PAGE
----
Like so many other global health issues, the burdens of mental health fall hardest on women. Building a more equitable world means acknowledging—and addressing—that gap.
The month of May marked Mental Health Awareness Month—a movement that takes me back to the time I spent in my home country, Lebanon, after the massive Port of Beirut blast in August 2020.
One day, as I passed by a group of mothers and young children sharing their regular daily news and chitchat, I couldn’t help but notice the number of signs that these women were experiencing distress and potential mental health issues. One of them shared her inability to sleep at night, another mentioned her kids’ involuntary urination episodes and another was constantly hearing glass shattering.
It was then I realized that we were facing a mental health crisis on top of all the other crises in the country. My eyes opened to the widespread need for high-quality mental health services—especially for women and children.
Although it is not commonly known, gender can be a determinant when it comes to mental health. Remarkable gender differences are found in the patterns of mental health disorders. Common risk factors that increase a woman’s risk of developing mental health disorders include gender-based violence; a lower socioeconomic status due to low income and income inequality; a lower social status including subordination; holding the continuous duty of being a caregiver to other family members; stressful gender-based roles; discrimination; abuse; and other stressors and life events.
By 2020, depression—which is almost twice as prevalent in women—was predicted to be the second leading cause of the global disability burden. In addition, women are the largest group affected by post-traumatic stress disorders, which is the direct result of the high rate of sexual violence women experience: Nearly one in five women suffer from rape or attempted rape in their lifetimes. Not to mention violence, wars and disasters disproportionately impact women and children.
In developing countries, there is a huge gap in the availability and accessibility of specialized mental health services. Rather than visiting mental health specialists, women are more likely to seek mental health support in primary health care settings while accompanying their children or while attending consultations for other health issues. This leads to many mental health conditions going unidentified and therefore not treated. Often, women do not feel fully comfortable disclosing certain psychological and emotional distress because they fear stigmatization, confidentiality breaches or not being taken seriously.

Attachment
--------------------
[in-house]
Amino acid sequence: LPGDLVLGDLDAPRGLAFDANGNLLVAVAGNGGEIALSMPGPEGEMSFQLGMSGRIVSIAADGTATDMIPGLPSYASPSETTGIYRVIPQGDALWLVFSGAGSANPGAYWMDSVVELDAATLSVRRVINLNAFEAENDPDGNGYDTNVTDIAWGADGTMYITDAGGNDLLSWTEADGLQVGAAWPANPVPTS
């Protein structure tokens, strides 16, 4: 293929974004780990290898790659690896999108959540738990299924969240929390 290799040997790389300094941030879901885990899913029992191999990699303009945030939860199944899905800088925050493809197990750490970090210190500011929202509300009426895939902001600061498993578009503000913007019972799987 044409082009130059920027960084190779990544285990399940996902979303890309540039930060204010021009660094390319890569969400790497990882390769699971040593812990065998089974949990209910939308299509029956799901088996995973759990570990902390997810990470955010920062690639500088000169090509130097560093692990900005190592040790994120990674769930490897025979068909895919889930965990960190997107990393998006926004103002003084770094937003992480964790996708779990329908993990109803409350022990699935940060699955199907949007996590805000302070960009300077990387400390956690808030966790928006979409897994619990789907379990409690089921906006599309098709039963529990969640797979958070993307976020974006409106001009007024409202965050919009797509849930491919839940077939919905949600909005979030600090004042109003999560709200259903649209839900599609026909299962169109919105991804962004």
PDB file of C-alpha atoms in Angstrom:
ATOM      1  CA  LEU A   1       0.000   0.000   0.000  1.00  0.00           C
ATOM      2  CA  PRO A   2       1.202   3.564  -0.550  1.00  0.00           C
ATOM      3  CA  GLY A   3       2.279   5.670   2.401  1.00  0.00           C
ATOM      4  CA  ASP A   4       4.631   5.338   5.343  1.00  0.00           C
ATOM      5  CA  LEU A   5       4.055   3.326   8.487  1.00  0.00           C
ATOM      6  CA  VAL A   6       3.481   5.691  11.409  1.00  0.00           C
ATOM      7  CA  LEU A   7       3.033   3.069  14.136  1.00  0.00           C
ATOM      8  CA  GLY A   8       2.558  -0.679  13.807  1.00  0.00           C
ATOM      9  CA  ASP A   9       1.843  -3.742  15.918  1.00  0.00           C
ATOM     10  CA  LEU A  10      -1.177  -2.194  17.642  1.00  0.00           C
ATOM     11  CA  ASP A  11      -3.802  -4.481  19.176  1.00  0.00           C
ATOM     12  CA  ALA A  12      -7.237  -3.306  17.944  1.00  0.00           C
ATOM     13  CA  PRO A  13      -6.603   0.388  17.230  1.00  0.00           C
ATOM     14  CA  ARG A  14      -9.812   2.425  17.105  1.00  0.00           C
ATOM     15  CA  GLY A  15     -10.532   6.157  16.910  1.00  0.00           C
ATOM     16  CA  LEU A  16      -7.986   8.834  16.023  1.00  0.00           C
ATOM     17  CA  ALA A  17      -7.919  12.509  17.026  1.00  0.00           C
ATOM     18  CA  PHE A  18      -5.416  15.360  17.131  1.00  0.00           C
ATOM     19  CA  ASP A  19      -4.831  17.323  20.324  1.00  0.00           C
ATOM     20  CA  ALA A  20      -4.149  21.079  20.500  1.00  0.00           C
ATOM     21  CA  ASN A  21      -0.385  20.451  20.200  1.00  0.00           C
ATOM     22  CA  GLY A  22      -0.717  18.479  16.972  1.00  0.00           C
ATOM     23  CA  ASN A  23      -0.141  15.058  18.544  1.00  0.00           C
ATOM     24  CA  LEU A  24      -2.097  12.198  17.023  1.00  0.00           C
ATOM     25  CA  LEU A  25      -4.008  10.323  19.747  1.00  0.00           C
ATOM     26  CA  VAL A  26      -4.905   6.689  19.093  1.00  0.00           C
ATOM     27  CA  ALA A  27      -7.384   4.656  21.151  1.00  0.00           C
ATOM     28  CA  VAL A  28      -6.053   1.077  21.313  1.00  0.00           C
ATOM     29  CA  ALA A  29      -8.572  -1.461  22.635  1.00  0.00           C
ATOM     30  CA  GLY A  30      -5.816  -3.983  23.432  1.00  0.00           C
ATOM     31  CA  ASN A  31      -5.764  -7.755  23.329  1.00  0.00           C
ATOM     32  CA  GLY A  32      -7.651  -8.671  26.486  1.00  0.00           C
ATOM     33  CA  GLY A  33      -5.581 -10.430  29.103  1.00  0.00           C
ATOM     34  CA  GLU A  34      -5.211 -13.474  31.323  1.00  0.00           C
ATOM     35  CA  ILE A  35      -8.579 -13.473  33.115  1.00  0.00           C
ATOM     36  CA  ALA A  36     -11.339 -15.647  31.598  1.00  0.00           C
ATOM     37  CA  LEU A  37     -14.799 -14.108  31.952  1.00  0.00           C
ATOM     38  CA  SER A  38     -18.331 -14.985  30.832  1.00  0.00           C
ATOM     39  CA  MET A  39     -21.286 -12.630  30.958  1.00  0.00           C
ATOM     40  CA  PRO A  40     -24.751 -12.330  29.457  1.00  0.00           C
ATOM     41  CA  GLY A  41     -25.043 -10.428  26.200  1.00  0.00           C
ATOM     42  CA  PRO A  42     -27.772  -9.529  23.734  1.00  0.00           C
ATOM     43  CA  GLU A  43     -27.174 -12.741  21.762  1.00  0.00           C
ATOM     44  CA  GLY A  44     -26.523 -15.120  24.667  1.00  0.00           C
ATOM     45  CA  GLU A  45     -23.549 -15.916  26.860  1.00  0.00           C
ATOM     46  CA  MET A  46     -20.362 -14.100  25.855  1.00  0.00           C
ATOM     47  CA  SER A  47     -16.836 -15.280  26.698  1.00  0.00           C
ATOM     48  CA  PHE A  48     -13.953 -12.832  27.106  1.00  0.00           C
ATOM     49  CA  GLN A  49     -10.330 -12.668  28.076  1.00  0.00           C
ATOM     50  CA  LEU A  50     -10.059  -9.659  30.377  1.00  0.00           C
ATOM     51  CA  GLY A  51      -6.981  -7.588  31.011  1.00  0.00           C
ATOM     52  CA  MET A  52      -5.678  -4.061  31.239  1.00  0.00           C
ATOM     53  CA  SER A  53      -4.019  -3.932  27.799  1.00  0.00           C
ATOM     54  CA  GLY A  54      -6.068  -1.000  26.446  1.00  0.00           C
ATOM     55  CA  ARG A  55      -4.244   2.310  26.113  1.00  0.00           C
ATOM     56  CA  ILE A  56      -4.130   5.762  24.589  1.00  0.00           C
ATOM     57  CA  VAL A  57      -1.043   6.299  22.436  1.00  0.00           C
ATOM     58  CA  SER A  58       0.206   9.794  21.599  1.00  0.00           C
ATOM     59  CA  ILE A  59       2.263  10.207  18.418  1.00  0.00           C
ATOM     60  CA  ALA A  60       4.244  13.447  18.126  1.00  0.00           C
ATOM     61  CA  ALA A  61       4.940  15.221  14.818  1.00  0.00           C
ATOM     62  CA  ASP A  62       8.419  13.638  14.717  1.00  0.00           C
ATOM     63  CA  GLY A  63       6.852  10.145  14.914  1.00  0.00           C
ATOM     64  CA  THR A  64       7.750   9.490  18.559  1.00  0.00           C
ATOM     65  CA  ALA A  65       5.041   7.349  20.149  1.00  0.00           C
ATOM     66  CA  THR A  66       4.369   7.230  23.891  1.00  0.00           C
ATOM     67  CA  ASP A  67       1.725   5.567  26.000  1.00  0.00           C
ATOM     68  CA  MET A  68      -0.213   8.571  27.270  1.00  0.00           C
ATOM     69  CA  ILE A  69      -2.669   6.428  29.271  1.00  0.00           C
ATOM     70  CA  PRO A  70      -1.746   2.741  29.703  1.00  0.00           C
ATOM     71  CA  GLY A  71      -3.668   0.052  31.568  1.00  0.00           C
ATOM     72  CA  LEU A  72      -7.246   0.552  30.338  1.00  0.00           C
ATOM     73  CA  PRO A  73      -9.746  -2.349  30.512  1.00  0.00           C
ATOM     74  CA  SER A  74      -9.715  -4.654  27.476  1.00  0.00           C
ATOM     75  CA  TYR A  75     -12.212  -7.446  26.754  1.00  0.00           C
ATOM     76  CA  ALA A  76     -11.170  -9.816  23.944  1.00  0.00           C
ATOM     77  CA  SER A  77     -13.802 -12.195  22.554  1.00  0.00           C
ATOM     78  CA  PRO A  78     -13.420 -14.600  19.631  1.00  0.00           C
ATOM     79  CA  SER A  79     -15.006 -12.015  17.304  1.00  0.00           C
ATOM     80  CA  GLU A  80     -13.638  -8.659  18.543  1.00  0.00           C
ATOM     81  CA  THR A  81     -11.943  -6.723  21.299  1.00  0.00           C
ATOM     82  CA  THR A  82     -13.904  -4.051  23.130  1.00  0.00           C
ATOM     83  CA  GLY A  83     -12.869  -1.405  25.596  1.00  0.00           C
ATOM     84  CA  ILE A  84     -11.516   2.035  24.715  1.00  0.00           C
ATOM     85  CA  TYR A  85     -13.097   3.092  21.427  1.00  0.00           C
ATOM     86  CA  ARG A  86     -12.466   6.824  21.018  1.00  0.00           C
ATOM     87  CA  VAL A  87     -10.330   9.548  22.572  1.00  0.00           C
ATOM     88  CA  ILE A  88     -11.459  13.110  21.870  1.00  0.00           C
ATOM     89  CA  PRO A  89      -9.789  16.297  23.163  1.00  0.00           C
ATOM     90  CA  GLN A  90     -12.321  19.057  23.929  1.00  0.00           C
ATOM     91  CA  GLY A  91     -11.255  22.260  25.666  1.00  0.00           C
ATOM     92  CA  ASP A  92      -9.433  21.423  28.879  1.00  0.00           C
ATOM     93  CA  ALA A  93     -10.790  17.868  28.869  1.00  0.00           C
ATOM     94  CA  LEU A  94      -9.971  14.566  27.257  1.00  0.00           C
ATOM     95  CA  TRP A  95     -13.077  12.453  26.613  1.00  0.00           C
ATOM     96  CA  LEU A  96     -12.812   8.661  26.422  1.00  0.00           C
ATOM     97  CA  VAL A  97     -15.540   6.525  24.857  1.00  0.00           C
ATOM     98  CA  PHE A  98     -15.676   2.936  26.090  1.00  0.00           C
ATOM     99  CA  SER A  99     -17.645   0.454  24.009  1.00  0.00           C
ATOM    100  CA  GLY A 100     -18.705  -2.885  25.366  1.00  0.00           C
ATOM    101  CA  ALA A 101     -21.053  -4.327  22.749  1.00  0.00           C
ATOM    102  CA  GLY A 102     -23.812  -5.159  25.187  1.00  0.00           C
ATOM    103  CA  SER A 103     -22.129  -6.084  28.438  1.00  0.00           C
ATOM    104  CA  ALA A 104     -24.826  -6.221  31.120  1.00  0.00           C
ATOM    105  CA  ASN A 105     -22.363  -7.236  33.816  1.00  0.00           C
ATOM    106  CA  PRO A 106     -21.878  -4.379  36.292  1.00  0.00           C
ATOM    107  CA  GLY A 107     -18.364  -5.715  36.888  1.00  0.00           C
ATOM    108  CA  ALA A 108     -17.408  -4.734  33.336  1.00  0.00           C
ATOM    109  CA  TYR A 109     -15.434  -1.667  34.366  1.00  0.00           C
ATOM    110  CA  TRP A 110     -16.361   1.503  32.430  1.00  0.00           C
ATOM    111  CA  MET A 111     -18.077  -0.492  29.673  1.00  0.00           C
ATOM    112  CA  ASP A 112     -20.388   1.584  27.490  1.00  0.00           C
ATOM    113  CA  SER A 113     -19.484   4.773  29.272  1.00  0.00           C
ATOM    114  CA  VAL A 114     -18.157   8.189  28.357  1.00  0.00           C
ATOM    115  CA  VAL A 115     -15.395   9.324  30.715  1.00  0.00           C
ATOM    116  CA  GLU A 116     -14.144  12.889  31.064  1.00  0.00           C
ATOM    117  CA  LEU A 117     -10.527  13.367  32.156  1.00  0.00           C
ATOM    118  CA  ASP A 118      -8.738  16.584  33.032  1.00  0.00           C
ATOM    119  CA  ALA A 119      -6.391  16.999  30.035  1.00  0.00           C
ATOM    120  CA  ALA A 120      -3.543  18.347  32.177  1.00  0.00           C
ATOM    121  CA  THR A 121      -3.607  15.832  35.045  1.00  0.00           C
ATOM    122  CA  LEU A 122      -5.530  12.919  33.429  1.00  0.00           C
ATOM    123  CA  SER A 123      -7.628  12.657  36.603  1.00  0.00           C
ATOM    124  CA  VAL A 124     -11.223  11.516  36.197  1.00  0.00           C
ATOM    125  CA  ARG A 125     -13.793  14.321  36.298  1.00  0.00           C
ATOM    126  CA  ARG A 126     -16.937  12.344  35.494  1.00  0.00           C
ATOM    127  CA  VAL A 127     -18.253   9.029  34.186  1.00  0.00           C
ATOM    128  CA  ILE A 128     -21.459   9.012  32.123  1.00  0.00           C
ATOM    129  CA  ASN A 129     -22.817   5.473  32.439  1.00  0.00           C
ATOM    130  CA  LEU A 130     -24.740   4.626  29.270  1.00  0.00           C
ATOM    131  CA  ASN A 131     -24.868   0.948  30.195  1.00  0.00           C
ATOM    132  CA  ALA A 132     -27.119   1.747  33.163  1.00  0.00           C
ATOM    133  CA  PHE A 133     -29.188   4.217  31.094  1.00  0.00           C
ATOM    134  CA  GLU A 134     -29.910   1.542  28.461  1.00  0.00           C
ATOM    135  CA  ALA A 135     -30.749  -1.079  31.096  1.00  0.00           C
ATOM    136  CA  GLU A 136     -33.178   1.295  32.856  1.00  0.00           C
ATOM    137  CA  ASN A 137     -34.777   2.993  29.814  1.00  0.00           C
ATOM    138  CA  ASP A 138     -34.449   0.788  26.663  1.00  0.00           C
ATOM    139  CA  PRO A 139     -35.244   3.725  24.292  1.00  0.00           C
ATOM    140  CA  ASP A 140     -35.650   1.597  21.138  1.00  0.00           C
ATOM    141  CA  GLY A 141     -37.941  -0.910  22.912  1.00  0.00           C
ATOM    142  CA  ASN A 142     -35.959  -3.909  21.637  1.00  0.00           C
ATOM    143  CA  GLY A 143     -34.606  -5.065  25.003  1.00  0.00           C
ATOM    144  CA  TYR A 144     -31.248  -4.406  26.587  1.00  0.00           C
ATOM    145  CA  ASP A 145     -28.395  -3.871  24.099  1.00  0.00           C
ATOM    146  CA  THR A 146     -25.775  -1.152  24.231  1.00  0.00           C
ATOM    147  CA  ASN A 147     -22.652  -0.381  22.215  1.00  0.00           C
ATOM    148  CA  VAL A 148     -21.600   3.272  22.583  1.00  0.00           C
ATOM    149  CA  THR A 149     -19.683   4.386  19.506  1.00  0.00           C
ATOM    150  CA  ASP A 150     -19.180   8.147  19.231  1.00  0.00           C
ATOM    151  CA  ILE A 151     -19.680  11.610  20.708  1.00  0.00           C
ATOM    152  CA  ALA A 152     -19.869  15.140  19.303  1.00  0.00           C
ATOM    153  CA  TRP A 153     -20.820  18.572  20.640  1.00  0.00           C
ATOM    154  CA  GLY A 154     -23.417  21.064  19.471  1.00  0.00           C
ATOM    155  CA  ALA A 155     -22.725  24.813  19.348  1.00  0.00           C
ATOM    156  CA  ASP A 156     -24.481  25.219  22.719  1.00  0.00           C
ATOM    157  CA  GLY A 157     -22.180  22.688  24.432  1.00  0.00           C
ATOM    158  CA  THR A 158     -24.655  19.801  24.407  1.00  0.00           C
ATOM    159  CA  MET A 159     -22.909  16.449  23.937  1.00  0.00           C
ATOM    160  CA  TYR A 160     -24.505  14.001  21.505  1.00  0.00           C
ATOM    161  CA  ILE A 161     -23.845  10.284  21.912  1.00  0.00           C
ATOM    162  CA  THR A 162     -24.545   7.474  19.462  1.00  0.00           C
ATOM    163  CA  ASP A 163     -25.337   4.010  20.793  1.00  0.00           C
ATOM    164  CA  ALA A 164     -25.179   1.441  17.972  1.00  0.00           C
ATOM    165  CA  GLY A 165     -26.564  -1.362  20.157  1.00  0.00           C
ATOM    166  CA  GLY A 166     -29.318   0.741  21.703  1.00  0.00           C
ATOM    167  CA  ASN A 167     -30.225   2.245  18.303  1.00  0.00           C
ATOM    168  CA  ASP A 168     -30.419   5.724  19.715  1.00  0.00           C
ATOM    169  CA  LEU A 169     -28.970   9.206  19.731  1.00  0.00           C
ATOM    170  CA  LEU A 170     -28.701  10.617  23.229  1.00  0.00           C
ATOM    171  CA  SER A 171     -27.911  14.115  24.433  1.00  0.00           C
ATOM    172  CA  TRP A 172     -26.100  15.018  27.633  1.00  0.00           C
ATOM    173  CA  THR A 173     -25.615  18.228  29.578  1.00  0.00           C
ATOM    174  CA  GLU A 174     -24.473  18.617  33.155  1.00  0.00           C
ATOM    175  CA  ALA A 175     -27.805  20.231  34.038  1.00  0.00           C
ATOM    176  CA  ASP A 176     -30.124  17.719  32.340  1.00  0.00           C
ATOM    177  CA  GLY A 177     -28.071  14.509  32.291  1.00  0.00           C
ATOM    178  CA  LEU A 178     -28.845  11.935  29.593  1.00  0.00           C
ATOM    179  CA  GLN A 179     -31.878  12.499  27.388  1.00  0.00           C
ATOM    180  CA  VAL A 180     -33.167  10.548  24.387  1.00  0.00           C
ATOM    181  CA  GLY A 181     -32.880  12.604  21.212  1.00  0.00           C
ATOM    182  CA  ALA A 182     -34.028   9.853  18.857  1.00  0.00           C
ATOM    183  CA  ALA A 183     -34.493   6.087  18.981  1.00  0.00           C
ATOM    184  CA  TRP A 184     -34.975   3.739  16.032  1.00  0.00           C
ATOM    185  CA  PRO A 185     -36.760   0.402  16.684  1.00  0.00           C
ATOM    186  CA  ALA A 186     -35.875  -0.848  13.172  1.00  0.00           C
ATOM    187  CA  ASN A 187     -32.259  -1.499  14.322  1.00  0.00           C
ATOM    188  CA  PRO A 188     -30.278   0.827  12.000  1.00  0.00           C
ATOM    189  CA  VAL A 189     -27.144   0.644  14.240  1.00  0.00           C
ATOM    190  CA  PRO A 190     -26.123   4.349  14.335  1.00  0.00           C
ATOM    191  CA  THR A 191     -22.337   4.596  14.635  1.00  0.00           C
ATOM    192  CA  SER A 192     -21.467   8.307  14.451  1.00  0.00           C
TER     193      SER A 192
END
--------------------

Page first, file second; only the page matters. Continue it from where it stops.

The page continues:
COVID-19 has put the mental well-being of the entire world at risk. More adults are reporting struggles with mental health and substance use and are experiencing more symptoms of anxiety and depressive disorders. The stressors caused by the pandemic have affected the entire population; however, the effect on women and mothers specifically has been greater.
Women, the unsung heroes of the pandemic, face mounting pressures amid this global health crisis. Reports suggest that the long-term repercussions of COVID-19 could undo decades of progress for women and impose considerable additional burdens on them, threatening the difficult journey toward gender equality.
Unemployment, parenting responsibilities, homeschooling or caring for sick relatives are all additional burdens on women’s daily lives during the pandemic. It’s also important that we acknowledge the exponential need for mental health support for health care workers, and particularly health care mothers, who are juggling both their professional duties and their parenting responsibilities. They are the heroes on the front lines of the fight against the virus, and it’s crucial to prioritize their physical as well as their mental health. Acknowledging the massive need for this support, Project HOPE is implementing Mental Health and Resilience Training sessions in different countries across the globe targeting health care workers responding to COVID-19. More than 75 percent of the health care workers participating in the training sessions are women.
More research is needed to understand the mental health issues of specific groups, including women, and to identify protective factors to help maintain their well-being. Additional awareness programming is also important to decrease the stigma around mental health, normalize the topic and encourage support-seeking behaviors. It has been shown that the availability of high-quality mental health services at the primary health care level is the most efficient way to target all the vulnerable populations who are most in need of mental health services. In terms of policymaking, we still have a long road of advocacy ahead to improve existing mental health policies and ensure lawmakers to view mental health as a priority. Although the road may be rocky, there is always light at the end of the tunnel.